Thanks for sharing. I figured from gleaning your posts that you have reached the equivalent level but I didn't know the total time involved. That makes a difference! My hesitation mainly stems from the idea that it's possible to do it myself more or less because I knew that you had done it. That said, I think it would end up being the same kind of thing that you ran into, lots of fumbling around in the dark and slow, incremental progress with plenty of uncertainty. The primitive side appeals to me much more than the machinist side. I'll have to see how that progresses throughout the course. Their next intensive course is a blend of both (machinist and hand tools), but like you I don't have much interest in having a large collection of heavy tools.
jacob wrote:
Wed Aug 10, 2022 1:18 pm
: I still have your bow sitting in my basement. After you've finished the course, maybe you'd like to finish the bow :)
Ha! I was wondering what ended up happening to that. I'll have to finish that, I still have the interest in making a wooden bow.
Ego wrote:
Wed Aug 10, 2022 3:26 pm
Maybe there is an apprenticeship for this type of carpentry somewhere in the US (?) but it would be a long process and would likely involve lots more lugging than learning. If NOLS is any indication, you would get a ton out of those three months.
The substack post you made in your journal the other day seems like the ideal scenario of the apprenticeship/mentor model. The guy started building a timber frame shed(?) without knowing anything and his neighbor happened to walk up, have a ton of experience timber framing and the desire to be a mentor. That seems really rare. I'm sure like @jacob suggested, there are plenty of people who would be interested in mentoring. Finding them is the tricky part. Maybe the continuing education route is another way to find those people. Thanks for sharing the resources, I'll look around and see what I can turn up.

I am looking forward to doing the course. Like NOLS, it's hard to see the benefits and opportunities beforehand that this will open up when it seems more like a black box from my current position. NOLS was certainly worth every penny, hopefully this is the same.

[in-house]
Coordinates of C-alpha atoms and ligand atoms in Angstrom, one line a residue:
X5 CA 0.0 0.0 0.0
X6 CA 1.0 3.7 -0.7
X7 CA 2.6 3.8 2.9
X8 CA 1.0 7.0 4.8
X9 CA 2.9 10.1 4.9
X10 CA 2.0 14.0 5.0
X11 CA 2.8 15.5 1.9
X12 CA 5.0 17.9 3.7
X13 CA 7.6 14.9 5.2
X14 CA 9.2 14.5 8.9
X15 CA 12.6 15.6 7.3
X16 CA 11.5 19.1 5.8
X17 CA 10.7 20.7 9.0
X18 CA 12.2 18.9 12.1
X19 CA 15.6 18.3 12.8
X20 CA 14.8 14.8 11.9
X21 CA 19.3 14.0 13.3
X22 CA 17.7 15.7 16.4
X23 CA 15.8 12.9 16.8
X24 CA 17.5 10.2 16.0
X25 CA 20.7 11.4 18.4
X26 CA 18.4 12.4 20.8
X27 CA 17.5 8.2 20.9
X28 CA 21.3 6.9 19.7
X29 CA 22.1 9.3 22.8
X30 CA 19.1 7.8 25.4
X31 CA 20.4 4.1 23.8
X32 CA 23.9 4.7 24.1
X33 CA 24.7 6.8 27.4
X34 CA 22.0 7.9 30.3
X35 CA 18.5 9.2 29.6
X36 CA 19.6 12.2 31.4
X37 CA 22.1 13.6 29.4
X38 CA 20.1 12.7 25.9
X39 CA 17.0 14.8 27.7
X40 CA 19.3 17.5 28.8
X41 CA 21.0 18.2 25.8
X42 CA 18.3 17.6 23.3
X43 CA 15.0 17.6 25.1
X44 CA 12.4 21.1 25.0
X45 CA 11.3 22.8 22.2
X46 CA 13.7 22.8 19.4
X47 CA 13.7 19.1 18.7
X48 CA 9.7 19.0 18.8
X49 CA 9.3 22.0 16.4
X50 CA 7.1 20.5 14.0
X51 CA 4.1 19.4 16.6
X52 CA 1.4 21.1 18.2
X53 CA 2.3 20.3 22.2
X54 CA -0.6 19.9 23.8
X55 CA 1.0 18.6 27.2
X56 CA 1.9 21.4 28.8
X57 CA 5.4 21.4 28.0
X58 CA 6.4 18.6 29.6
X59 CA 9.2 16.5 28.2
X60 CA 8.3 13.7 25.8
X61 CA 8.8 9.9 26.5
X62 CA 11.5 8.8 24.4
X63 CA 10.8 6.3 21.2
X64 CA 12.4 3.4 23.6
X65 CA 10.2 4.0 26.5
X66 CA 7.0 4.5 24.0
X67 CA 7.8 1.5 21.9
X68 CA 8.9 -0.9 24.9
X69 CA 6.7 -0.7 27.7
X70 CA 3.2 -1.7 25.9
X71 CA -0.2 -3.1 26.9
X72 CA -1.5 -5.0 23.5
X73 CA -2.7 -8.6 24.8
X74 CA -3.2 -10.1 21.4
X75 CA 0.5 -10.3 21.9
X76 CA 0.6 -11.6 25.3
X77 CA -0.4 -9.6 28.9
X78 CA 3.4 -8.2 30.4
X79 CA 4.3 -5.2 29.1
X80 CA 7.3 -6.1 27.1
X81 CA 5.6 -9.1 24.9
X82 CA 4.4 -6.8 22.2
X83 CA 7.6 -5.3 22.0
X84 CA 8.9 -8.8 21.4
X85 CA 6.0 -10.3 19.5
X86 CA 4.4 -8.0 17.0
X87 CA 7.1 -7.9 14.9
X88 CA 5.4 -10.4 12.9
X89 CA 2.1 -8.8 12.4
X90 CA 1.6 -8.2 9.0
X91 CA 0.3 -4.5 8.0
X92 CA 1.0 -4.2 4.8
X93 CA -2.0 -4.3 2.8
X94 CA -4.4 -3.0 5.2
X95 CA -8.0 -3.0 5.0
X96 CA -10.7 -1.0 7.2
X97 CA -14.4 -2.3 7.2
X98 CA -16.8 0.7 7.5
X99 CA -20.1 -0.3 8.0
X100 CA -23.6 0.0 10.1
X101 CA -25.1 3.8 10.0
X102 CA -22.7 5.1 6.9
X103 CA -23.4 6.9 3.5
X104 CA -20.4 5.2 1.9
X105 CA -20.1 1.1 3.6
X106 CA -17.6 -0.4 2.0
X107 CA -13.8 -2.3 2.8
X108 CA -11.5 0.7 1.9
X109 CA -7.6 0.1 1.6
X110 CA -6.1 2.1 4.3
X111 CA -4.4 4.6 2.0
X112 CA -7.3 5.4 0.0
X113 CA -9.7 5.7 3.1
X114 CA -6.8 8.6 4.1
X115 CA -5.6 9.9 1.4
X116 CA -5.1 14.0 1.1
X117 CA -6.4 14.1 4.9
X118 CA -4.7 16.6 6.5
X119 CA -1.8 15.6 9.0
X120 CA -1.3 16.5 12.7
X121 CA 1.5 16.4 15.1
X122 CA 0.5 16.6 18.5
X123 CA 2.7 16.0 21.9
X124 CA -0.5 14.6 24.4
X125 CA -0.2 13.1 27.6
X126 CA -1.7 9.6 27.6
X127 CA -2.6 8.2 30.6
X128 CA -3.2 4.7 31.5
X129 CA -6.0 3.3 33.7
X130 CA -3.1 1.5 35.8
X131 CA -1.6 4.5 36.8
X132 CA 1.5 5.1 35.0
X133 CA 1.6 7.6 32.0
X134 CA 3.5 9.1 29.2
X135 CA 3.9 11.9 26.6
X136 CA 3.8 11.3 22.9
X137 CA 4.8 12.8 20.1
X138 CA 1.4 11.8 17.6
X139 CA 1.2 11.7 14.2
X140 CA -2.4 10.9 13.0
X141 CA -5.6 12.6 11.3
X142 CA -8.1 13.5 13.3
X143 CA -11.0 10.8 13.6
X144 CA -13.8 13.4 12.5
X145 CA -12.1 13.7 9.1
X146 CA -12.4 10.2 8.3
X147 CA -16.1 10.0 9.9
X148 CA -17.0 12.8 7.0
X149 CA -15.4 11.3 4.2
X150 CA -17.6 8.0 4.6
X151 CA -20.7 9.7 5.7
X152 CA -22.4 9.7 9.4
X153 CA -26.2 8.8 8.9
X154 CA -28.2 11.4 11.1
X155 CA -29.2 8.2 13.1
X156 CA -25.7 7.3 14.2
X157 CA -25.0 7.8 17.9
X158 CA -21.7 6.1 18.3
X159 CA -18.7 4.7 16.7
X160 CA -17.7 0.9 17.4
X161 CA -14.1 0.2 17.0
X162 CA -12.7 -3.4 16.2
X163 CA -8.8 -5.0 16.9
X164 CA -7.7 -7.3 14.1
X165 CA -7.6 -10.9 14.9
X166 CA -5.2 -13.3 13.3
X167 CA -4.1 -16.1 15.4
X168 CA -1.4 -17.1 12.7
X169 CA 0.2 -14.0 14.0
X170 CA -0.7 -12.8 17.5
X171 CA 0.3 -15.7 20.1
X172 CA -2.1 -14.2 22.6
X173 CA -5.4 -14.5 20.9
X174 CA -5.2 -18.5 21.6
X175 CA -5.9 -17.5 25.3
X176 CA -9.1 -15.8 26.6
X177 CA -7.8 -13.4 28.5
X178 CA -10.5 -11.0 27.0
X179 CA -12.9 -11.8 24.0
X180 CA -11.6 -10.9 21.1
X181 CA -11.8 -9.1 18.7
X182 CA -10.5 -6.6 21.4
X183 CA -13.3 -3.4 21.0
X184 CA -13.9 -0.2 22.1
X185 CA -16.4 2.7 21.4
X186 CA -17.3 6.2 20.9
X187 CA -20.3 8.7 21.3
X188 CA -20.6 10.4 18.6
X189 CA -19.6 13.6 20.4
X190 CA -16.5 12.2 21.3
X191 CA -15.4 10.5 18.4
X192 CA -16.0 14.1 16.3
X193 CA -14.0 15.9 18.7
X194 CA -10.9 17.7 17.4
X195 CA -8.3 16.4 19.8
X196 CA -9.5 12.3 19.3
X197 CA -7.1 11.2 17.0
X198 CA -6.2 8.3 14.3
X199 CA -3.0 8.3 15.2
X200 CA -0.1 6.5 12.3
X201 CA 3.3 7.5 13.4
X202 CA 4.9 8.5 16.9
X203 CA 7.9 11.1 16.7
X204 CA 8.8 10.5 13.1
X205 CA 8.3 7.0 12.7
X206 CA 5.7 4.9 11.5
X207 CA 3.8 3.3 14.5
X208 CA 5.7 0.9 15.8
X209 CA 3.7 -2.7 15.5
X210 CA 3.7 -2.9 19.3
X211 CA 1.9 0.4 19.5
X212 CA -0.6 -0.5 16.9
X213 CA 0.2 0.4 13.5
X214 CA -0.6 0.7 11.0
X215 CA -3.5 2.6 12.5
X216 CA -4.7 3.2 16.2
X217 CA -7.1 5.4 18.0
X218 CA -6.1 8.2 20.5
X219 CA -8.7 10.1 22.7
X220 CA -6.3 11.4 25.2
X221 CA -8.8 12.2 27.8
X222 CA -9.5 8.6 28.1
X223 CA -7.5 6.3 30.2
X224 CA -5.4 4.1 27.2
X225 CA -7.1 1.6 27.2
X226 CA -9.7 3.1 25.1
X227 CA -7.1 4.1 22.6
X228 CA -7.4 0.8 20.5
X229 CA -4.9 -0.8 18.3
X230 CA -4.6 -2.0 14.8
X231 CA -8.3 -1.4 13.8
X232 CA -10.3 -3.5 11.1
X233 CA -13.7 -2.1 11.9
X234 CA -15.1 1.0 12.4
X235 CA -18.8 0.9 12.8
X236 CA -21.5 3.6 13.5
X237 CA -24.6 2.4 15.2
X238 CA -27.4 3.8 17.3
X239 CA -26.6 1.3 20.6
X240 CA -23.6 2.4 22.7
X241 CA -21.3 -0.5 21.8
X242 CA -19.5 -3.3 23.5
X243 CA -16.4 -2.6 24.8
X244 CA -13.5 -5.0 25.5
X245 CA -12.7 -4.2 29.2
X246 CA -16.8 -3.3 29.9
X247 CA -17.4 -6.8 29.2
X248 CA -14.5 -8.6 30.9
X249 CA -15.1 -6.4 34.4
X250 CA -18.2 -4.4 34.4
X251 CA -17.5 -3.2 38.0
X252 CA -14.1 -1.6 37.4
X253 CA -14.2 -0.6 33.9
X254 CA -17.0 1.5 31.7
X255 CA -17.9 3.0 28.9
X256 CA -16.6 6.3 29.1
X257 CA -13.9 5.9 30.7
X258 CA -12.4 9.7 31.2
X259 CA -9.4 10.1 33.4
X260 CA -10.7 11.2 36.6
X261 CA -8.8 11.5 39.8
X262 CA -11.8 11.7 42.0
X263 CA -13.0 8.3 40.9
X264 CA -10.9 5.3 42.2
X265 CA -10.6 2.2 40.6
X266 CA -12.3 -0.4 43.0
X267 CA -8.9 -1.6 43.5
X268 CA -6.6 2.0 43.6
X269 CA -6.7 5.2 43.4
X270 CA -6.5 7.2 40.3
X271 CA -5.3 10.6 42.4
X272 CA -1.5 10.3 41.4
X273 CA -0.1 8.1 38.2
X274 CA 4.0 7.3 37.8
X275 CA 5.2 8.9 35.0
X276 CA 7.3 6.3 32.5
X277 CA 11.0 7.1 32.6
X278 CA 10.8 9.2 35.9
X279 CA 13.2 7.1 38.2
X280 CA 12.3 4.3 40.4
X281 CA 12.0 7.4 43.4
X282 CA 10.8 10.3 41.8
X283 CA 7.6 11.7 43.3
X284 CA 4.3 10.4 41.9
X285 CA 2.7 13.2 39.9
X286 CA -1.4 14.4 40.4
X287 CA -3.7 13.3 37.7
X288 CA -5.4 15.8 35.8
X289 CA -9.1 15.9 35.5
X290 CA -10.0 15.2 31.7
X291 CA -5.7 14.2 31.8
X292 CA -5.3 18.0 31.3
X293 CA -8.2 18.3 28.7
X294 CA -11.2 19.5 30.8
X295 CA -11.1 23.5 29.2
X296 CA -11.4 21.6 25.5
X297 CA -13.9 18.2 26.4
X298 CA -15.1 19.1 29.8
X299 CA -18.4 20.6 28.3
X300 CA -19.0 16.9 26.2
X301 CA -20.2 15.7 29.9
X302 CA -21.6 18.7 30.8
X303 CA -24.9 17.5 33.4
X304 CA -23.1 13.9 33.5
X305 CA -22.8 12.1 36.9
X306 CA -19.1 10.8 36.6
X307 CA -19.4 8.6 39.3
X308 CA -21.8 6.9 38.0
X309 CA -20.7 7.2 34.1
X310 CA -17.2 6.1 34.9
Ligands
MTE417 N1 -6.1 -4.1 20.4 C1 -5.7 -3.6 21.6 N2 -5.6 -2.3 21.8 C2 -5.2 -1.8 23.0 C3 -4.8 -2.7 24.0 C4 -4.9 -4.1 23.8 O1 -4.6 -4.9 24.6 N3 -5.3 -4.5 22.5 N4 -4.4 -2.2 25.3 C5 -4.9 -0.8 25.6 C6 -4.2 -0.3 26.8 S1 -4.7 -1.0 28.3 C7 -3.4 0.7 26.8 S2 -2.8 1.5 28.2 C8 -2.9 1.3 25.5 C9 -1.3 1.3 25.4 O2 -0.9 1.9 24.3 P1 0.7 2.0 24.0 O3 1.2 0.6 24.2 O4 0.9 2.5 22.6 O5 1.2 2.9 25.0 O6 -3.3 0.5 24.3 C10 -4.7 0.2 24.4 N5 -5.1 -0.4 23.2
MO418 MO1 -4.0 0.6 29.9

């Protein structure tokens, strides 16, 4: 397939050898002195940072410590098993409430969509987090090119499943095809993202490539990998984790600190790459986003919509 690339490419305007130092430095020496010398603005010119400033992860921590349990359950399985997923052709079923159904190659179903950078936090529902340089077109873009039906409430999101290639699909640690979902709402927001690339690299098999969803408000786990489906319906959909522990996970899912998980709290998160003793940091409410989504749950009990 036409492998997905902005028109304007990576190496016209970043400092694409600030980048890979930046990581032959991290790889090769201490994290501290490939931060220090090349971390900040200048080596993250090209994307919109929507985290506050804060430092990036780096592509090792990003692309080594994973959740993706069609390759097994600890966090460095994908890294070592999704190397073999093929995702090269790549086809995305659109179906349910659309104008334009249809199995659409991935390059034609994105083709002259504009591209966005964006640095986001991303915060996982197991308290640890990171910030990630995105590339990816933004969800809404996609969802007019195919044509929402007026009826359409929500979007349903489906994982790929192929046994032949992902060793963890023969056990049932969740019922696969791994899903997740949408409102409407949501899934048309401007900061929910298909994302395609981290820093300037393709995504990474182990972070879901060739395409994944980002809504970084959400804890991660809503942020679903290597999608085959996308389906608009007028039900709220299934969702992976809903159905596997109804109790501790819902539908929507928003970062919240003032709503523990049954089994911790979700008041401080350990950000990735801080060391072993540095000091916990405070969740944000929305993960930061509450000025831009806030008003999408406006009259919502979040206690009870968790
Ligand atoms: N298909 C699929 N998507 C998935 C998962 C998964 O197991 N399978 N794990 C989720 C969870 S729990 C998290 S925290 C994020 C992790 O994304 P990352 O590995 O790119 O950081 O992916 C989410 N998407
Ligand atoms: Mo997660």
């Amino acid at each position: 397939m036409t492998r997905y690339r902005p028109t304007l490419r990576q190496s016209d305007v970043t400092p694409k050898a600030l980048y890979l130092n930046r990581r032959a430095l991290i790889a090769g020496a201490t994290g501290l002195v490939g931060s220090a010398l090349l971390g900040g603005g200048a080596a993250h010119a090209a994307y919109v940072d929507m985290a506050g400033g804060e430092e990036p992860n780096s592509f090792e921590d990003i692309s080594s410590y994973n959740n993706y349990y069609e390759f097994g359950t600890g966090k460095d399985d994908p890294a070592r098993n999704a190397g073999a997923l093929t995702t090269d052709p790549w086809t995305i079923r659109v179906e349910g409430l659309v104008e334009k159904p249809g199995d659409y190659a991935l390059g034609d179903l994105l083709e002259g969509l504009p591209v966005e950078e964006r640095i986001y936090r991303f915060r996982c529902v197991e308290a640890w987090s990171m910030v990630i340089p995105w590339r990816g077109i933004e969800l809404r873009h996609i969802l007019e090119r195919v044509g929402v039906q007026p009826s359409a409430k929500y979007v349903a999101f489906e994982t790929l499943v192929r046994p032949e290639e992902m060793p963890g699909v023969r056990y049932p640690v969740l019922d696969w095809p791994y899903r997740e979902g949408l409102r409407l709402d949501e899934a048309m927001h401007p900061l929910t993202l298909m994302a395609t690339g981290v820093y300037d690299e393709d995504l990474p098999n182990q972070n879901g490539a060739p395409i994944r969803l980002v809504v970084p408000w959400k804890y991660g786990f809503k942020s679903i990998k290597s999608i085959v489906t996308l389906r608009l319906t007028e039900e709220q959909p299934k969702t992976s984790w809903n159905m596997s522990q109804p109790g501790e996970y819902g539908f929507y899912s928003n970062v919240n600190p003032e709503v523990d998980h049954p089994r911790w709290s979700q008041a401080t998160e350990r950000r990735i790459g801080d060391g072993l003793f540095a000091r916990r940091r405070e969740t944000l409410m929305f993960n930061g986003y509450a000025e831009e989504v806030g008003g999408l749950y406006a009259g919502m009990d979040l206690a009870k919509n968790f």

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Re: the animal's journal

Post by candide »

jacob wrote:
Wed Aug 10, 2022 1:18 pm
OTOH, going primitive is very good exercise ;-) If you're ripping boards with a handsaw, it's about 600kcal/hour.
I've always thought that the tired feeling I got from sawing was all in my head. Though I would take my breaks, I would through a lot of negative self talk about how weak I am. I would still take the breaks, since making things has always been a hobby I have pursued for pleasure since I have started it, but the exasperation with myself would still be there.

Related, only a few days ago I learned how to use a jigsaw properly. I thought the reason it bounced on me was because I was just not holding it strong enough, and that YouTubers who were working with a jigsaw and making nice things were just real men with real strength. I now know that the problem was I didn't understand that the cutting edge is the only real pivot point and that I was forcing the damn thing forward with too much pressure.

If you think all of this reflects on how I was raised, you would be correct.


@theanimal

Courtesy apology for hijacking your journal.

I think it is awesome -- like a hotdog! -- that you are going to acquire resilient skills (no grid needed) that will also be just beautiful. Pura vida, mi amigo.

I was walking today and had a stray thought that you are my higher WL role model. I try to think "what would theanimal do?"